For the time being, any such monetary policy change continues to be held up against the reality on the "ground" — the ground of the housing and labor situations in the US. The latter has been the principal item of concern among economists as well as the Obama administration during the entire rolling financial crisis period. Many analysts see the Fed pulling the interest rate trigger once it is convinced that the labor (and to some extent the housing) market is indeed on a firm footing and improving trend. The Fed may have just received that confirmation in this morning’s Labor Department report card.

However, now, it appears that the agenda has shifted to placing certain other worries at the top of the "to watch" list. Namely, the fact that the "Arab Spring" has sprung crude oil prices to a level which could in and of itself take the nascent economic recovery off-track. Just below that headliner of a line item of worry is the one that is attempting to evaluate the potential impact of the "Great Eastern Japan Earthquake" on factory activity in that country, and elsewhere in the world.

Speaking of manufacturing, we now turn to an area of constant interest to our readers (the platinum-group metals) once again, and we take a look at the latest reports from the auto sector and from our analyst friends at Standard Bank (SA). Japanese auto sales unfortunately (but understandably) fell by the largest percentage (37%) in as many years last month following the natural disaster that took place in that country. Standard Bank’s most recent projection however offers a bullish angle for the noble metals:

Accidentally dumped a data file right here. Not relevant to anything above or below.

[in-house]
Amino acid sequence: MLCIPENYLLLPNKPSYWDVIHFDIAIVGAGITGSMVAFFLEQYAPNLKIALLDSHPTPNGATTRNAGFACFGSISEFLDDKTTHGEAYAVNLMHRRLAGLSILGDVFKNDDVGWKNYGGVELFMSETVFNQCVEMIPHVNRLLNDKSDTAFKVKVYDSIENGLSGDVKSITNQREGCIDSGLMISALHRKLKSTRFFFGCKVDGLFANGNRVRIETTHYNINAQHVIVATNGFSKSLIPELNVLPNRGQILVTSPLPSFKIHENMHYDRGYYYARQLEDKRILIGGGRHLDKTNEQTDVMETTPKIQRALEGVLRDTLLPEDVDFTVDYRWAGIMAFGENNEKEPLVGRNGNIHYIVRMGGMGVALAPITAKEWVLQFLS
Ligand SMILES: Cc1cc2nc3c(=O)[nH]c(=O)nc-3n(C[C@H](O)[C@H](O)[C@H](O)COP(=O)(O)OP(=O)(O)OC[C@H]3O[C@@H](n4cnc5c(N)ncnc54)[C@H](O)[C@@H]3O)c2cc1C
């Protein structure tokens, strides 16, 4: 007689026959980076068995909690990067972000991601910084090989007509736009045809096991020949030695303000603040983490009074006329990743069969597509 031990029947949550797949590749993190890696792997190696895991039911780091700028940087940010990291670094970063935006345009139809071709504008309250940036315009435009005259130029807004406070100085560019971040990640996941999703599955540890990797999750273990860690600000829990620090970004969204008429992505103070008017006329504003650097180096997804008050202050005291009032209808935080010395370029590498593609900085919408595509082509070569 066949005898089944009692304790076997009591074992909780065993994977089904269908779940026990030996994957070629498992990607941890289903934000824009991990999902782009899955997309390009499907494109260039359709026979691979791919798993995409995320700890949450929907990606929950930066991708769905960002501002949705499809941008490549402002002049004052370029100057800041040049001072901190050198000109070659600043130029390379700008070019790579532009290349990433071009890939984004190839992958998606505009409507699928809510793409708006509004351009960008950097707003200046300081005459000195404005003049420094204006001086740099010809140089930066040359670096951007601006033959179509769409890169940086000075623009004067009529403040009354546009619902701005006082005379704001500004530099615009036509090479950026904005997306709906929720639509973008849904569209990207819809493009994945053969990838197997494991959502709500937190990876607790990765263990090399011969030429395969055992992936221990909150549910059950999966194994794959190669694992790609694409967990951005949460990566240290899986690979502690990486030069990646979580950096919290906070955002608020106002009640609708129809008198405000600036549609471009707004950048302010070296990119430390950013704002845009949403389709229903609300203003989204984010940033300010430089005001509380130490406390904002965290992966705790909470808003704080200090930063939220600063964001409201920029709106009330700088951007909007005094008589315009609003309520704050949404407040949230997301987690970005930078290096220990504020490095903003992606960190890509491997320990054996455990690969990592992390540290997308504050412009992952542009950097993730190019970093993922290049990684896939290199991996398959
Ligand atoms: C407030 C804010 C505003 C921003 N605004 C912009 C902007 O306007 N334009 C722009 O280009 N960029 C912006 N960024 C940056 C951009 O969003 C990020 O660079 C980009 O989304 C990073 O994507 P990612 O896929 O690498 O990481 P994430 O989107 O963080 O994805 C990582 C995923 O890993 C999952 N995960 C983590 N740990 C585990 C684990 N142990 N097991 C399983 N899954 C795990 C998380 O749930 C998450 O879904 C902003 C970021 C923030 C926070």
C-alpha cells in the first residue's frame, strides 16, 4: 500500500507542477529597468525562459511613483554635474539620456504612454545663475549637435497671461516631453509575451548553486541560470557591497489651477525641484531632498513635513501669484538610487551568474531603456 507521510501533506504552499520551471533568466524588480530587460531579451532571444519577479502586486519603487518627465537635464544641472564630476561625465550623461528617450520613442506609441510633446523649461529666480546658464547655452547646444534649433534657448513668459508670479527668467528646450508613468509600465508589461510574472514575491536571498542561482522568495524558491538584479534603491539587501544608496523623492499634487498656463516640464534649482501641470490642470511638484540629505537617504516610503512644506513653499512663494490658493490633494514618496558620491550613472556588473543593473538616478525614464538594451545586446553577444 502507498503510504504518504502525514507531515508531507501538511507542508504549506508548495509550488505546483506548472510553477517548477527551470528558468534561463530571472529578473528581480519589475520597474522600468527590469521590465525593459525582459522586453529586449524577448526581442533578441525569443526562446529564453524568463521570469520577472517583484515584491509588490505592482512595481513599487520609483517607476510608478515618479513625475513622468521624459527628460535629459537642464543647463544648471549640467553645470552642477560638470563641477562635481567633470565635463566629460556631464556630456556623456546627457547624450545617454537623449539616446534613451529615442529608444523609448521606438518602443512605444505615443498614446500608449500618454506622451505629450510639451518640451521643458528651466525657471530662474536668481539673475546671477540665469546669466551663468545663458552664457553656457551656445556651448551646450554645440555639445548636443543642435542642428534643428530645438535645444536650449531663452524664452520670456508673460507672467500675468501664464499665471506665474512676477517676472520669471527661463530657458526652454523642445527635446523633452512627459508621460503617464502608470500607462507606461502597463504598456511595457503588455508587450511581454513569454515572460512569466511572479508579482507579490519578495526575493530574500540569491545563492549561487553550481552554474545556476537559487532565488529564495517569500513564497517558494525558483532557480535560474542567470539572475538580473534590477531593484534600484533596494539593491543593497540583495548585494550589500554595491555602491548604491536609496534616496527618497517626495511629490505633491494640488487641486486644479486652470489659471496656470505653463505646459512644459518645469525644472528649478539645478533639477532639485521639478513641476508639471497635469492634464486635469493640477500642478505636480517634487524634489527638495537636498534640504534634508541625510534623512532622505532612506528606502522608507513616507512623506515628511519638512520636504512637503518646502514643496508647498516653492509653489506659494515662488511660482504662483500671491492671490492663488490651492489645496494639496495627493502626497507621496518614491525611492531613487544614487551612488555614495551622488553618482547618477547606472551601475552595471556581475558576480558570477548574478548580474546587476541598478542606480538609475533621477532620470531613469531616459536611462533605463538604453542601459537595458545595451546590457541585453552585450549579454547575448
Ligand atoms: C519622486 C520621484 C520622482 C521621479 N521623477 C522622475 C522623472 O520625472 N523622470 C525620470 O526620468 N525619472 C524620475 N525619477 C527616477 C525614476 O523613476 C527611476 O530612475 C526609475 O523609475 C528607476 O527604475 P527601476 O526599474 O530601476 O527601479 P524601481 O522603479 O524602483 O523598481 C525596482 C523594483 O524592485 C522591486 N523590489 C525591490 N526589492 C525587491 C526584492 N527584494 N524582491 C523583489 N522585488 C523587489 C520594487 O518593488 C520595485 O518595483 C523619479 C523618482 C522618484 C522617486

"The decline in Japanese vehicle sales was expected, and, we believe, possibly still better than many had expected. We worked on a set of much more bearish assumptions for auto sales for Japan following the quake and we still believe that the platinum market will be in deficit this year despite the fall in demand. While the dent in Japanese manufacturing is bearish for PGMs in the short term (given that Japan accounts for approximately 17% and 20% of global platinum and palladium demand, respectively), we feel that the longer-term impact is perhaps being overestimated."

On a short-term basis, the speculative crowd (oh, those sharky funds) appears to be cooling off on the sector, as corroborated by net outflows from palladium ETFs during the past month. More than 177,000 ounces flowed out of palladium ETFs in March, resulting in a net negative figure of 18,000 ounces for the year-to-date. That, however, was not the case for platinum-based ETFs. They added 29,000 ounces on the month and have brought the Q1 tally up to a positive total figure of net additions totaling 151,000 ounces. Standard Banks also noted that:

"Ultimately, damaged vehicles need to be replaced. While some of the auto catalysts in damaged vehicles will be recycled, recycling is likely to lag demand once it picks up in Japan. Strategically, we still target $1,900 and $950 for platinum and palladium respectively. We expect these levels to be reached towards Q4:11 (refer to Platinum and palladium — we still foresee a deficit in 2011 published on 16 March 2011)."

As well, US auto sales are expected to reveal a sales pace of 1.24 million vehicles in March — a gain of 16.5% from the level seen one year ago, and a 25.1% jump from February’s sales activity. Despite stratospheric crude oil prices, it appears US auto buyers may have rushed to their local dealerships in the quest to secure a vehicle in the wake of uncertainties about auto supplies that arose as a result of the events in Japan.

Have a pleasant weekend, the "snow joke" in the Eastern US notwithstanding.

Jon Nadler
Senior Analyst

Kitco Metals Inc.
North America and